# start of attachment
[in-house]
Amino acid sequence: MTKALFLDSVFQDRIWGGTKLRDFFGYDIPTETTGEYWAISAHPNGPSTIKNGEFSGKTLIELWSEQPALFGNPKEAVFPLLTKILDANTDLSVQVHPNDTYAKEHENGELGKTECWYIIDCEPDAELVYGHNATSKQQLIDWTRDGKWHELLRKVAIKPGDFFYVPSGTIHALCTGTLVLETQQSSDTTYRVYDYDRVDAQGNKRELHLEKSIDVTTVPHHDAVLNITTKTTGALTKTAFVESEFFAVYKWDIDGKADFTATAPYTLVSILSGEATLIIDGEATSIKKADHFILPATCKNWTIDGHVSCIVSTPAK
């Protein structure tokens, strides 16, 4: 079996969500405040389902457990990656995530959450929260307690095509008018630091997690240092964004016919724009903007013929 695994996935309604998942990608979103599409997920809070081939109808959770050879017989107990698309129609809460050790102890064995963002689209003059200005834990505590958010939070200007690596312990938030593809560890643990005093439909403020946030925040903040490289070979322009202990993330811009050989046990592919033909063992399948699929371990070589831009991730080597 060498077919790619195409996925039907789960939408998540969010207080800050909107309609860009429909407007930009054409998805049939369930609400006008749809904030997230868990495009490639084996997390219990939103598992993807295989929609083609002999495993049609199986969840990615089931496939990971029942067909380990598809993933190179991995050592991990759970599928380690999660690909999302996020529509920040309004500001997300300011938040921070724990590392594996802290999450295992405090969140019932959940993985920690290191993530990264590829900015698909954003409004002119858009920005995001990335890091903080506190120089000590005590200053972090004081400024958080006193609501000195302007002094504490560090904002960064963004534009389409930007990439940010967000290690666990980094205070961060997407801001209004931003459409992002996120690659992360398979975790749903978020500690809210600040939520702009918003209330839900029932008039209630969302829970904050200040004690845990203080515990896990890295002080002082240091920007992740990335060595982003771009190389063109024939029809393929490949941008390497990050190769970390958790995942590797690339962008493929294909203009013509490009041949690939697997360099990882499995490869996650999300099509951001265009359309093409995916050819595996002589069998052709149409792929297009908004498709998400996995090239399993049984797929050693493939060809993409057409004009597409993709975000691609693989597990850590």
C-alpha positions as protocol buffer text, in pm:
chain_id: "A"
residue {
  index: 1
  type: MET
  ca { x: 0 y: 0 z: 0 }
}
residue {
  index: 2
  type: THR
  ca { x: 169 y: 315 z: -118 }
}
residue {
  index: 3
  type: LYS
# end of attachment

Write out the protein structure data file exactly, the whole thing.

[in-house]
Amino acid sequence: MTKALFLDSVFQDRIWGGTKLRDFFGYDIPTETTGEYWAISAHPNGPSTIKNGEFSGKTLIELWSEQPALFGNPKEAVFPLLTKILDANTDLSVQVHPNDTYAKEHENGELGKTECWYIIDCEPDAELVYGHNATSKQQLIDWTRDGKWHELLRKVAIKPGDFFYVPSGTIHALCTGTLVLETQQSSDTTYRVYDYDRVDAQGNKRELHLEKSIDVTTVPHHDAVLNITTKTTGALTKTAFVESEFFAVYKWDIDGKADFTATAPYTLVSILSGEATLIIDGEATSIKKADHFILPATCKNWTIDGHVSCIVSTPAK
């Protein structure tokens, strides 16, 4: 079996969500405040389902457990990656995530959450929260307690095509008018630091997690240092964004016919724009903007013929 695994996935309604998942990608979103599409997920809070081939109808959770050879017989107990698309129609809460050790102890064995963002689209003059200005834990505590958010939070200007690596312990938030593809560890643990005093439909403020946030925040903040490289070979322009202990993330811009050989046990592919033909063992399948699929371990070589831009991730080597 060498077919790619195409996925039907789960939408998540969010207080800050909107309609860009429909407007930009054409998805049939369930609400006008749809904030997230868990495009490639084996997390219990939103598992993807295989929609083609002999495993049609199986969840990615089931496939990971029942067909380990598809993933190179991995050592991990759970599928380690999660690909999302996020529509920040309004500001997300300011938040921070724990590392594996802290999450295992405090969140019932959940993985920690290191993530990264590829900015698909954003409004002119858009920005995001990335890091903080506190120089000590005590200053972090004081400024958080006193609501000195302007002094504490560090904002960064963004534009389409930007990439940010967000290690666990980094205070961060997407801001209004931003459409992002996120690659992360398979975790749903978020500690809210600040939520702009918003209330839900029932008039209630969302829970904050200040004690845990203080515990896990890295002080002082240091920007992740990335060595982003771009190389063109024939029809393929490949941008390497990050190769970390958790995942590797690339962008493929294909203009013509490009041949690939697997360099990882499995490869996650999300099509951001265009359309093409995916050819595996002589069998052709149409792929297009908004498709998400996995090239399993049984797929050693493939060809993409057409004009597409993709975000691609693989597990850590």
C-alpha positions as protocol buffer text, in pm:
chain_id: "A"
residue {
  index: 1
  type: MET
  ca { x: 0 y: 0 z: 0 }
}
residue {
  index: 2
  type: THR
  ca { x: 169 y: 315 z: -118 }
}
residue {
  index: 3
  type: LYS